You have a great idea for a creative business. Great! Now what? Here at The Curious Life Project, we will never focus on getting funding from venture capitalists or even borrowing large sums of money to start a business. The focus on curious careers is for businesses that allow you to create freedom for yourself with a very small business. If you are like me, you may be trying to create several tiny businesses, that will add up to a nice income. You will have successes along the way and failures, like I have.
Many entrepreneurs stop at the idea stage, because well, your first time, there are many things required to take your idea into reality. That is why I wanted to create a quick startup kit for would be tiny business entrepreneurs. Here is all you need to start your business and make it legit. Give yourself a deadline, then go find your first customers!
1.) Name Your Business – There are as many articles about how to name your business as there are stars in the sky. Many of them give conflicting advice. Many will also advise you to get professional help, which as a tiny business owner, is almost never in the budget or if you have a bit of creativity, extremely unnecessary. I always take half an hour or so and simply brainstorm 1 or 2 word business names. I try to combine something with personal meaning, that translates to the type of business I am starting.
- After writing down your ideas, circle your top 5, get some feedback from friends and do a quick google search to make sure no one is already using your brilliant idea as their business name. This always eliminates a few ideas.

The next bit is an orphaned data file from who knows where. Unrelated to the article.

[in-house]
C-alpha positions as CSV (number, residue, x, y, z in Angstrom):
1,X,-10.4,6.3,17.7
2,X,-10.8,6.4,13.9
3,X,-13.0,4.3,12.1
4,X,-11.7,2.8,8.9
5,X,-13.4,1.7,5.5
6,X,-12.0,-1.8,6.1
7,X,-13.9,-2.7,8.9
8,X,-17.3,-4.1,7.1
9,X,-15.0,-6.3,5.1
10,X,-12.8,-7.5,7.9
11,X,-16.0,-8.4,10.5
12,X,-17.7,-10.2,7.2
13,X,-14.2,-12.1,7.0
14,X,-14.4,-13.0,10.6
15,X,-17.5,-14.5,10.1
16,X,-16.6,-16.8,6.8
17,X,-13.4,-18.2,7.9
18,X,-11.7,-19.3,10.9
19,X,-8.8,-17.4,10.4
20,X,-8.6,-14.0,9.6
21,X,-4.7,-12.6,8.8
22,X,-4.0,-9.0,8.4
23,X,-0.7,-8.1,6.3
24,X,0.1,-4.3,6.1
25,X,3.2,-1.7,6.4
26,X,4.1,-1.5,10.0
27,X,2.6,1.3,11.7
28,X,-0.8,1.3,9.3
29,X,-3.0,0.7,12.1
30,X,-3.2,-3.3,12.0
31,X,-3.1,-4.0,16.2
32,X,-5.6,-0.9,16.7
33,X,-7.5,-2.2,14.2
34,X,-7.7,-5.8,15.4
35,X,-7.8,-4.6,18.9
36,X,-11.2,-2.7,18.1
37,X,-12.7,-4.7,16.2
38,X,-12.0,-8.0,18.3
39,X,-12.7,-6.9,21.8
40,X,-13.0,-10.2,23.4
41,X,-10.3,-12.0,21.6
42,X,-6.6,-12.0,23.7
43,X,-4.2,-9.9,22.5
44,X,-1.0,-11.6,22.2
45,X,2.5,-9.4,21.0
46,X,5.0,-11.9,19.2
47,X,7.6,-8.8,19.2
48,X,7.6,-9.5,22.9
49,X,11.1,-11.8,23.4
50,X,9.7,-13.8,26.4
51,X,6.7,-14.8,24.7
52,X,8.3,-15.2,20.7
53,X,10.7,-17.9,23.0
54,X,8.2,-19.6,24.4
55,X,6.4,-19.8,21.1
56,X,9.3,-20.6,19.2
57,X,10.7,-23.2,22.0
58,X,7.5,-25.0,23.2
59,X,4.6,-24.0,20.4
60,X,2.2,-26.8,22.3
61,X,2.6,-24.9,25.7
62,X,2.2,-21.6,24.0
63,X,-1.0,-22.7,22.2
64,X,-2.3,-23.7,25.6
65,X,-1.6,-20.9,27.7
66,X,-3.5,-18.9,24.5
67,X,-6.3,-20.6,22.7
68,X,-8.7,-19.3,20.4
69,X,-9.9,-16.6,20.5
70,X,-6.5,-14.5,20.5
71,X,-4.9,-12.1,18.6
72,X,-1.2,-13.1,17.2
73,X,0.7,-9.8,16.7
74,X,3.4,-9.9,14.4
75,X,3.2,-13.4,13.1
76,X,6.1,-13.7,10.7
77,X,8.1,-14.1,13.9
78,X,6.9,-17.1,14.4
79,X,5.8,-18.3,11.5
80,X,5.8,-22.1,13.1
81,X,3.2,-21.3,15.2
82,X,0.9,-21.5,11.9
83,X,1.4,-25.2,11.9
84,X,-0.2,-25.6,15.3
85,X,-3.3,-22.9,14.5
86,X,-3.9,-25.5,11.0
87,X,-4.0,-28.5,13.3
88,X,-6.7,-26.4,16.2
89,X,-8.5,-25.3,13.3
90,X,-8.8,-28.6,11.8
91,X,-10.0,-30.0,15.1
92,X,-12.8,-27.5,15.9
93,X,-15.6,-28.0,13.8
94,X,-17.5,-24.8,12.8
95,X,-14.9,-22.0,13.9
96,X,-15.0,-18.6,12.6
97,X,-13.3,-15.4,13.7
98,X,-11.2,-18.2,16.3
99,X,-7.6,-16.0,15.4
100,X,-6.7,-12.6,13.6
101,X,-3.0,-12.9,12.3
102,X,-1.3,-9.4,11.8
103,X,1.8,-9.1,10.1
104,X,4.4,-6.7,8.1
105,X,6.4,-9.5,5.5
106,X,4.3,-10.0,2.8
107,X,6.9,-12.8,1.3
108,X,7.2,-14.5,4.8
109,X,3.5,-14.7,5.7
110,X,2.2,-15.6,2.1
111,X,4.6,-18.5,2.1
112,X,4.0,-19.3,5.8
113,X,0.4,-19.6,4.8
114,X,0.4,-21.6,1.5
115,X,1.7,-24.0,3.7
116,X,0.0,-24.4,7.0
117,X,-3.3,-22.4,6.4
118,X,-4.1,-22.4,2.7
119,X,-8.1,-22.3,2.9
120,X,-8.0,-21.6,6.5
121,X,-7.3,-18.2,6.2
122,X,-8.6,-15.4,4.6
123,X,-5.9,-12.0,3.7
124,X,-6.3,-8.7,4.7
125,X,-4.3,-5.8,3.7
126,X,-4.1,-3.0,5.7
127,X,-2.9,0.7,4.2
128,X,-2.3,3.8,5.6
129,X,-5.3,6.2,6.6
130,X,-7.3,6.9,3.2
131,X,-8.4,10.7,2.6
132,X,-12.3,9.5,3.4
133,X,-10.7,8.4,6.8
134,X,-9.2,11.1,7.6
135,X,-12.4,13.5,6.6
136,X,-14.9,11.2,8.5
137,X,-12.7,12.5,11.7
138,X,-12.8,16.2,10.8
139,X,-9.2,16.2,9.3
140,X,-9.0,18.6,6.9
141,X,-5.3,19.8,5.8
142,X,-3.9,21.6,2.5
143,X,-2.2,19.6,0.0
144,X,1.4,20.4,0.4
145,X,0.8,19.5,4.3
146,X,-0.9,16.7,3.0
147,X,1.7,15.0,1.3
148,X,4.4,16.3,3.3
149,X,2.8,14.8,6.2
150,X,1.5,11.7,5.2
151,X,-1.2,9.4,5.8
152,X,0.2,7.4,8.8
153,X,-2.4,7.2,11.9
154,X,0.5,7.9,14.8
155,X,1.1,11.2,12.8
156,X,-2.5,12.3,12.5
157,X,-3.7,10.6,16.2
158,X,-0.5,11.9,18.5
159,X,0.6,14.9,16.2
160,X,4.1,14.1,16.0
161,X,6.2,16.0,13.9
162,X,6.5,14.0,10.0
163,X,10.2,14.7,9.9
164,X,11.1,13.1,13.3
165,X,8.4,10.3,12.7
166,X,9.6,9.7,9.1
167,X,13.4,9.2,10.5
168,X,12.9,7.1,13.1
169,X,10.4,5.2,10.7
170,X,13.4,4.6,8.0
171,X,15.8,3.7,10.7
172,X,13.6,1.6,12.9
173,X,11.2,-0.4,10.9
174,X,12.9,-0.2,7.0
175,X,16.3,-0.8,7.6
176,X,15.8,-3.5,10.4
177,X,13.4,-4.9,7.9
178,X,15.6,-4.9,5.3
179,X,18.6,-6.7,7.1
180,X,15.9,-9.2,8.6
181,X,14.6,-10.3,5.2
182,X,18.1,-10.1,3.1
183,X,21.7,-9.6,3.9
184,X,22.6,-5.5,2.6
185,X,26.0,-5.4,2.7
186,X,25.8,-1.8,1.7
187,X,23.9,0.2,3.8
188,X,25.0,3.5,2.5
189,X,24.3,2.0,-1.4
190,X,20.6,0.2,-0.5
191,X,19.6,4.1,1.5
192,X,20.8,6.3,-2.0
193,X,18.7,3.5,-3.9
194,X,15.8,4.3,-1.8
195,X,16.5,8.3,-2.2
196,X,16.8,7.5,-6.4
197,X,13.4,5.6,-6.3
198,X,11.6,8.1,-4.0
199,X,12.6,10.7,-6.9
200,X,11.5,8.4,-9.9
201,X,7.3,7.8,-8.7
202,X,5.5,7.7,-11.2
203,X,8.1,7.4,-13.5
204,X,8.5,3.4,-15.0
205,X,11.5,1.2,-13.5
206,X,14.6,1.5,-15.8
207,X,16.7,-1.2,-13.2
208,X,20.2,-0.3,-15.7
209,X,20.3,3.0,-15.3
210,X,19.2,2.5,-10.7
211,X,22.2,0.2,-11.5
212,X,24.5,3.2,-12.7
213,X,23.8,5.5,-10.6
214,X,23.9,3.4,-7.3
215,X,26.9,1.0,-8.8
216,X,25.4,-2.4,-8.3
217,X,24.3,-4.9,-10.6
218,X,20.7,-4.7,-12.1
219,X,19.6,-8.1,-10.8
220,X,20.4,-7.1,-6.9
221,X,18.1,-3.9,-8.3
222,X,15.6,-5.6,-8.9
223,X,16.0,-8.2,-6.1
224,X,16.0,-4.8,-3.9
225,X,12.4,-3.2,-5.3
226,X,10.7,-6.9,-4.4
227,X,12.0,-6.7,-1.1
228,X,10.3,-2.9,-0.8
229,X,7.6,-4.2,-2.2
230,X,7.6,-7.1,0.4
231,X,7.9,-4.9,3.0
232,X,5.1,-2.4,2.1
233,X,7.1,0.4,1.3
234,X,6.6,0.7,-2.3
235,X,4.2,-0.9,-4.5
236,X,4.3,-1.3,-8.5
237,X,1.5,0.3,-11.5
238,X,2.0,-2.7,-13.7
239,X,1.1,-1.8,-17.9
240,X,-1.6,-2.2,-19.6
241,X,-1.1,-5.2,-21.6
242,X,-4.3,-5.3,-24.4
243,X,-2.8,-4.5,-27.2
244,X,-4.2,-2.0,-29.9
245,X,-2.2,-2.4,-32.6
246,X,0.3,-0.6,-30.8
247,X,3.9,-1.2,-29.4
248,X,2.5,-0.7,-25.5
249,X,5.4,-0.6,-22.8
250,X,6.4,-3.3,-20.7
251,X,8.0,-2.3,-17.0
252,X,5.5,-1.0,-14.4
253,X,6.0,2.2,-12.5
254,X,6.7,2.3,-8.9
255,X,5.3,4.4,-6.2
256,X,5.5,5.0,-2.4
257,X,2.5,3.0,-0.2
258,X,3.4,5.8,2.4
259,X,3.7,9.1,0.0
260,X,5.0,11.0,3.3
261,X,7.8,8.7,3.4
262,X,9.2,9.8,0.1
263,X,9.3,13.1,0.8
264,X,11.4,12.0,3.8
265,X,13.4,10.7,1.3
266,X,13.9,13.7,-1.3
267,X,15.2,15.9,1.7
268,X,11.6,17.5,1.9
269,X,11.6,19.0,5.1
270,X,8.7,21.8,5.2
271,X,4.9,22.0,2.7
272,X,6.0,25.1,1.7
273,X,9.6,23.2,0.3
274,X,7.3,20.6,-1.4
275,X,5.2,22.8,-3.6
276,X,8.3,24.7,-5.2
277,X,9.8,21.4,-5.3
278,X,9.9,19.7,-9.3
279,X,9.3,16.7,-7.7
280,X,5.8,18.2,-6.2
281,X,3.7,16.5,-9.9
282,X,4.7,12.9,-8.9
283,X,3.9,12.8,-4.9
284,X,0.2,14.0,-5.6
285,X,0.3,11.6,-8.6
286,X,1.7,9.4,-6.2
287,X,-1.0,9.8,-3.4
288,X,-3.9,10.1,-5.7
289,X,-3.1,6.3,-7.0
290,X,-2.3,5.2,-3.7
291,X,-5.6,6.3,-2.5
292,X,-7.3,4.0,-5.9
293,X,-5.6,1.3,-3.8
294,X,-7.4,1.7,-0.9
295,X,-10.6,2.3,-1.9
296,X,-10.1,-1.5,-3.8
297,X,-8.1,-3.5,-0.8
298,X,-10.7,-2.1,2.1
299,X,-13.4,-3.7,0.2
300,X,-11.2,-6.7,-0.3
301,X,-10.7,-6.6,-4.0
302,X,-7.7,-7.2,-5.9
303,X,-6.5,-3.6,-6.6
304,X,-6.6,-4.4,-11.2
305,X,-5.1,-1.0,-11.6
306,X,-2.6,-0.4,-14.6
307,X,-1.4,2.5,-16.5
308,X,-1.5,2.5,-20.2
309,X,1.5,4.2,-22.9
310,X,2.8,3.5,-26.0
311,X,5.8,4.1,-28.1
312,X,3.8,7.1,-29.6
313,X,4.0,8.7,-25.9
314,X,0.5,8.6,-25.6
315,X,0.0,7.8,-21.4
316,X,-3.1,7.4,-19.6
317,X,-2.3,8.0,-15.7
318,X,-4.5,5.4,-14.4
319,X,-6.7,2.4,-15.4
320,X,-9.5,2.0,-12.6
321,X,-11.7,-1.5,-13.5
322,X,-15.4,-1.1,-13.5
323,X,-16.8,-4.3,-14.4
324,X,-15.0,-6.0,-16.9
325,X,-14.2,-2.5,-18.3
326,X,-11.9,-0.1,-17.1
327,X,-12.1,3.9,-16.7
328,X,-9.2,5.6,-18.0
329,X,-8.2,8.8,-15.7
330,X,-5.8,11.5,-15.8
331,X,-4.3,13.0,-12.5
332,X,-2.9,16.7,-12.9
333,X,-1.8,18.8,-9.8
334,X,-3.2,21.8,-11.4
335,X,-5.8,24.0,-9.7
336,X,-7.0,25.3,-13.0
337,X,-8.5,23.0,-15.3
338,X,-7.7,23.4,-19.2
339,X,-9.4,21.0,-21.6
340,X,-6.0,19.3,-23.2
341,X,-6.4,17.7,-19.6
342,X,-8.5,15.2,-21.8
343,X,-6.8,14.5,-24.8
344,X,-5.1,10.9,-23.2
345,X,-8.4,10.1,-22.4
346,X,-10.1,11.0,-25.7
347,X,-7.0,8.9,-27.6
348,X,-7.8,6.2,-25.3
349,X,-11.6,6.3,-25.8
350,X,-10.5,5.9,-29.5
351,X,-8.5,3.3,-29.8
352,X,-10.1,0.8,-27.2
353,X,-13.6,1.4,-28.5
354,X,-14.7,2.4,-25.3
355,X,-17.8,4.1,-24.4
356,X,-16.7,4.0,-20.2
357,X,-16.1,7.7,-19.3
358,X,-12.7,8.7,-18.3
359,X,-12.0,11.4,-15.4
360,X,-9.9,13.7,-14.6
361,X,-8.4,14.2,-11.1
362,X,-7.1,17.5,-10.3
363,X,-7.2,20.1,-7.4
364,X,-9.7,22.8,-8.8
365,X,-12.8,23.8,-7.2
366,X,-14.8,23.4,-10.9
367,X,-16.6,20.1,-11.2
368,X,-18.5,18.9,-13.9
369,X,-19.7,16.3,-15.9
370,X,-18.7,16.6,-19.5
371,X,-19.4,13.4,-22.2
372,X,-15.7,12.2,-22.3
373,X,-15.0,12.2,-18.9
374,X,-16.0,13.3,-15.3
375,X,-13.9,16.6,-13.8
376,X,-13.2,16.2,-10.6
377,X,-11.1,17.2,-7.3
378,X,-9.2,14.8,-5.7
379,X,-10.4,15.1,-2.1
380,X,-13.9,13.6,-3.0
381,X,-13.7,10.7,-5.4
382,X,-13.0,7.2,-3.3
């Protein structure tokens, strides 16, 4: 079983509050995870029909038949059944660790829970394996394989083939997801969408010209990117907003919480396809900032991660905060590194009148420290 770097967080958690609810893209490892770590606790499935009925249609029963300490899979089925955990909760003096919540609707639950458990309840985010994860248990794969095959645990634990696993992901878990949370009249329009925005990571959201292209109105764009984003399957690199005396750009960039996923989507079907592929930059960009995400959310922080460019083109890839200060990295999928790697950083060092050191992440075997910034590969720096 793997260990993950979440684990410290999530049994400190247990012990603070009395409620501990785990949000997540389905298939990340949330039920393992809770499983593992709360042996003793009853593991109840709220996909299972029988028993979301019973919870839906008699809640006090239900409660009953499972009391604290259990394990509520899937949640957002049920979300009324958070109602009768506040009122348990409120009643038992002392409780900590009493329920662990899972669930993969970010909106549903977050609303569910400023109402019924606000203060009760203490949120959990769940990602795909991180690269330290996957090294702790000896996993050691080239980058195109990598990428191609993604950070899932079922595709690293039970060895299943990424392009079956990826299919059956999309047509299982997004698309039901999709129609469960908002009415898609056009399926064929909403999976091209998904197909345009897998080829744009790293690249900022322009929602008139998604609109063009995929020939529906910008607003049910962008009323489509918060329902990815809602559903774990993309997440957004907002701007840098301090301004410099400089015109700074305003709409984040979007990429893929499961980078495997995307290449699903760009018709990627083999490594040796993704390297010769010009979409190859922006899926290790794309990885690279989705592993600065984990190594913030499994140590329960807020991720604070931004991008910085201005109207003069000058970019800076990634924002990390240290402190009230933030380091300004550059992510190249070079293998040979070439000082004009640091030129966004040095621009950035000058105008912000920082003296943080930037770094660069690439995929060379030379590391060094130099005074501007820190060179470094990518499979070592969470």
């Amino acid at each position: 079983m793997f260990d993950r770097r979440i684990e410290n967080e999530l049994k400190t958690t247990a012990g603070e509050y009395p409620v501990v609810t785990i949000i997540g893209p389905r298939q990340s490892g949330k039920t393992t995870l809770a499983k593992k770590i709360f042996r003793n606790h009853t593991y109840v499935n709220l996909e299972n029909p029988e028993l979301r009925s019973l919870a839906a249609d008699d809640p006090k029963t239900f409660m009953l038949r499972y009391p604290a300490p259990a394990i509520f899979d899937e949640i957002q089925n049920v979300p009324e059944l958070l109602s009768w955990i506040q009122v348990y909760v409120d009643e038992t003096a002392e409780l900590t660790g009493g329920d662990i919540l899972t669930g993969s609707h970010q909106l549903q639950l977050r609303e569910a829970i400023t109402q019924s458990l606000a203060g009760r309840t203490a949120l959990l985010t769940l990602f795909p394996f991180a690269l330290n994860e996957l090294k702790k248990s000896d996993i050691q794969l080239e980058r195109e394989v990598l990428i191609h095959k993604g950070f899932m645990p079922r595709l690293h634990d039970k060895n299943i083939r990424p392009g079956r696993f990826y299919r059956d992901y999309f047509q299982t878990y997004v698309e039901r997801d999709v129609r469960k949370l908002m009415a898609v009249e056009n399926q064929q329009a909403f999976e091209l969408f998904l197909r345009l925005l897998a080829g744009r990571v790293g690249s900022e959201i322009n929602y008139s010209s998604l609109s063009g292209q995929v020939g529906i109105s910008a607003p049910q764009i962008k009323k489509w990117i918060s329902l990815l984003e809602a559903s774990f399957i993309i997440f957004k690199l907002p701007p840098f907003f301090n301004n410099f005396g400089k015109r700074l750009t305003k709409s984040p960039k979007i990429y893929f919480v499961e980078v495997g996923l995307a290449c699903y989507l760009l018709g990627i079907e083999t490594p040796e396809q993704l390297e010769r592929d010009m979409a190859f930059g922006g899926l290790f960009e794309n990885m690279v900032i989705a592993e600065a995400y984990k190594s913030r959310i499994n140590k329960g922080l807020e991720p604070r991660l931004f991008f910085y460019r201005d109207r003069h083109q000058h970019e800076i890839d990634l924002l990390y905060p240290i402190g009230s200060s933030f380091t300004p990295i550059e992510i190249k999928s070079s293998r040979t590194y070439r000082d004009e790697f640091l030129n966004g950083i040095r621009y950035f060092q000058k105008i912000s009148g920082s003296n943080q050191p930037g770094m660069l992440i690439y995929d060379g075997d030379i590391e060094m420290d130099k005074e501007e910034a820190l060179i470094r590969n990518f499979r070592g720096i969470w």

- Check to see if your business domain name is available. The best place to do that for free is here: https://www.whois.net. For example if your business name is Namaste Web Solutions, check for http://www.namastewebsolutions.com to see if it is available.
- I use the KISS method for choosing business names. Keep It Simple Stupid. Short, sweet, catchy and to the point.
2.) Create or Get a Logo – You need a logo for your tiny business and it needs to look good. This is a place in my skill set that is lacking so I tend to invest a small amount of money in a good logo. If you can create your own, fantastic! If not then hiring someone is a good idea.
- Create your own: If you have an artistic bone in your body, but maybe don’t own expensive graphic design software, PicMonkey is a great tool. It offers a surprising amount of functionality, for the low low price of free. http://www.picmonkey.com
- Hire Someone Else: Don’t pay more that $300 for a business logo. There are plenty of resources out there and talented logo creators that offer a very good value. I have hired graphic designers in my network and also used sites like https://99designs.com which allows many graphic designers to submit multiple logo examples. This allows you to see many versions of your business logo, then pick the best.
3.) Create a Website – If you are going to start several businesses, it would be very valuable for you to learn a bit of code. You can create great looking websites without much skill using wordpress.com, weebly.com or a host of other website builders that make creating your website easy. This way you can do it yourself for free. This will be frustrating at first, as it has been for me, but once you get through your first business website you will be prepared for future sites which becomes easy. If you don’t have the time you can also hire a developer to create your site for you. But be prepared to spend a good amount of money to do so. To create my business ToolShare, I was quoted, $10,000 USD to create an app for the project. Another successful tech entrepreneur told me to create a basic site myself to test the idea before spending so much money. I was glad I listened to his advice.
- If Creating Your Own Site – Remember branding matters. Use 2 or 3 colors max, that look good with your logo. Use those same colors when setting up your social media feeds.
- If Hiring – Shop around. Do not go with the very first person you find.